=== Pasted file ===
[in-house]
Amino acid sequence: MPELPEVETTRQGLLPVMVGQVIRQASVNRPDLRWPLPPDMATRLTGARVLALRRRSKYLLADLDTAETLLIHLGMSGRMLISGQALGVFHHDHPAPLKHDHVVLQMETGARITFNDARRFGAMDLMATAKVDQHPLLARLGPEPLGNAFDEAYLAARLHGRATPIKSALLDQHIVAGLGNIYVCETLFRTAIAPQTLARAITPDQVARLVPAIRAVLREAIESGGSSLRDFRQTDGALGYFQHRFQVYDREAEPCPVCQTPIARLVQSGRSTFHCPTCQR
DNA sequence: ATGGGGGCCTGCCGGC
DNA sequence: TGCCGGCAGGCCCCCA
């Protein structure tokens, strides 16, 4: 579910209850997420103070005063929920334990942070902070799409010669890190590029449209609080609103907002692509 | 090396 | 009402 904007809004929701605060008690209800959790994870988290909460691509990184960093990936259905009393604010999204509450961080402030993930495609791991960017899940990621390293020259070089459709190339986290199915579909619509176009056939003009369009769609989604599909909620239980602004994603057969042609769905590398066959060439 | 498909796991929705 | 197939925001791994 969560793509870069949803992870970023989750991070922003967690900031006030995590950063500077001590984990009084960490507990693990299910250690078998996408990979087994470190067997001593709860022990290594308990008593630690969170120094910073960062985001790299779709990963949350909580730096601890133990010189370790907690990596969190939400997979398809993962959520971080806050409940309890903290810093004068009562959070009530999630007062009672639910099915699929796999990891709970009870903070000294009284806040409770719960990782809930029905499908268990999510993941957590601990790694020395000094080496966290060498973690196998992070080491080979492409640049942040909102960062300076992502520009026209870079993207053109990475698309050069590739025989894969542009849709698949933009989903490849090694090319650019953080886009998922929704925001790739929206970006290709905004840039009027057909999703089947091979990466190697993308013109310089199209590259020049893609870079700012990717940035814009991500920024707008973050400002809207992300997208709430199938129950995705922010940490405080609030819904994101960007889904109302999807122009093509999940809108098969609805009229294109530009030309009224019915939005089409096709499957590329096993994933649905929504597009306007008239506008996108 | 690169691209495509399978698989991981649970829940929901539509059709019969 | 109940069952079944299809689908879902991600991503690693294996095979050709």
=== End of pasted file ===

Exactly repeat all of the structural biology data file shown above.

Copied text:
[in-house]
Amino acid sequence: MPELPEVETTRQGLLPVMVGQVIRQASVNRPDLRWPLPPDMATRLTGARVLALRRRSKYLLADLDTAETLLIHLGMSGRMLISGQALGVFHHDHPAPLKHDHVVLQMETGARITFNDARRFGAMDLMATAKVDQHPLLARLGPEPLGNAFDEAYLAARLHGRATPIKSALLDQHIVAGLGNIYVCETLFRTAIAPQTLARAITPDQVARLVPAIRAVLREAIESGGSSLRDFRQTDGALGYFQHRFQVYDREAEPCPVCQTPIARLVQSGRSTFHCPTCQR
DNA sequence: ATGGGGGCCTGCCGGC
DNA sequence: TGCCGGCAGGCCCCCA
């Protein structure tokens, strides 16, 4: 579910209850997420103070005063929920334990942070902070799409010669890190590029449209609080609103907002692509 | 090396 | 009402 904007809004929701605060008690209800959790994870988290909460691509990184960093990936259905009393604010999204509450961080402030993930495609791991960017899940990621390293020259070089459709190339986290199915579909619509176009056939003009369009769609989604599909909620239980602004994603057969042609769905590398066959060439 | 498909796991929705 | 197939925001791994 969560793509870069949803992870970023989750991070922003967690900031006030995590950063500077001590984990009084960490507990693990299910250690078998996408990979087994470190067997001593709860022990290594308990008593630690969170120094910073960062985001790299779709990963949350909580730096601890133990010189370790907690990596969190939400997979398809993962959520971080806050409940309890903290810093004068009562959070009530999630007062009672639910099915699929796999990891709970009870903070000294009284806040409770719960990782809930029905499908268990999510993941957590601990790694020395000094080496966290060498973690196998992070080491080979492409640049942040909102960062300076992502520009026209870079993207053109990475698309050069590739025989894969542009849709698949933009989903490849090694090319650019953080886009998922929704925001790739929206970006290709905004840039009027057909999703089947091979990466190697993308013109310089199209590259020049893609870079700012990717940035814009991500920024707008973050400002809207992300997208709430199938129950995705922010940490405080609030819904994101960007889904109302999807122009093509999940809108098969609805009229294109530009030309009224019915939005089409096709499957590329096993994933649905929504597009306007008239506008996108 | 690169691209495509399978698989991981649970829940929901539509059709019969 | 109940069952079944299809689908879902991600991503690693294996095979050709």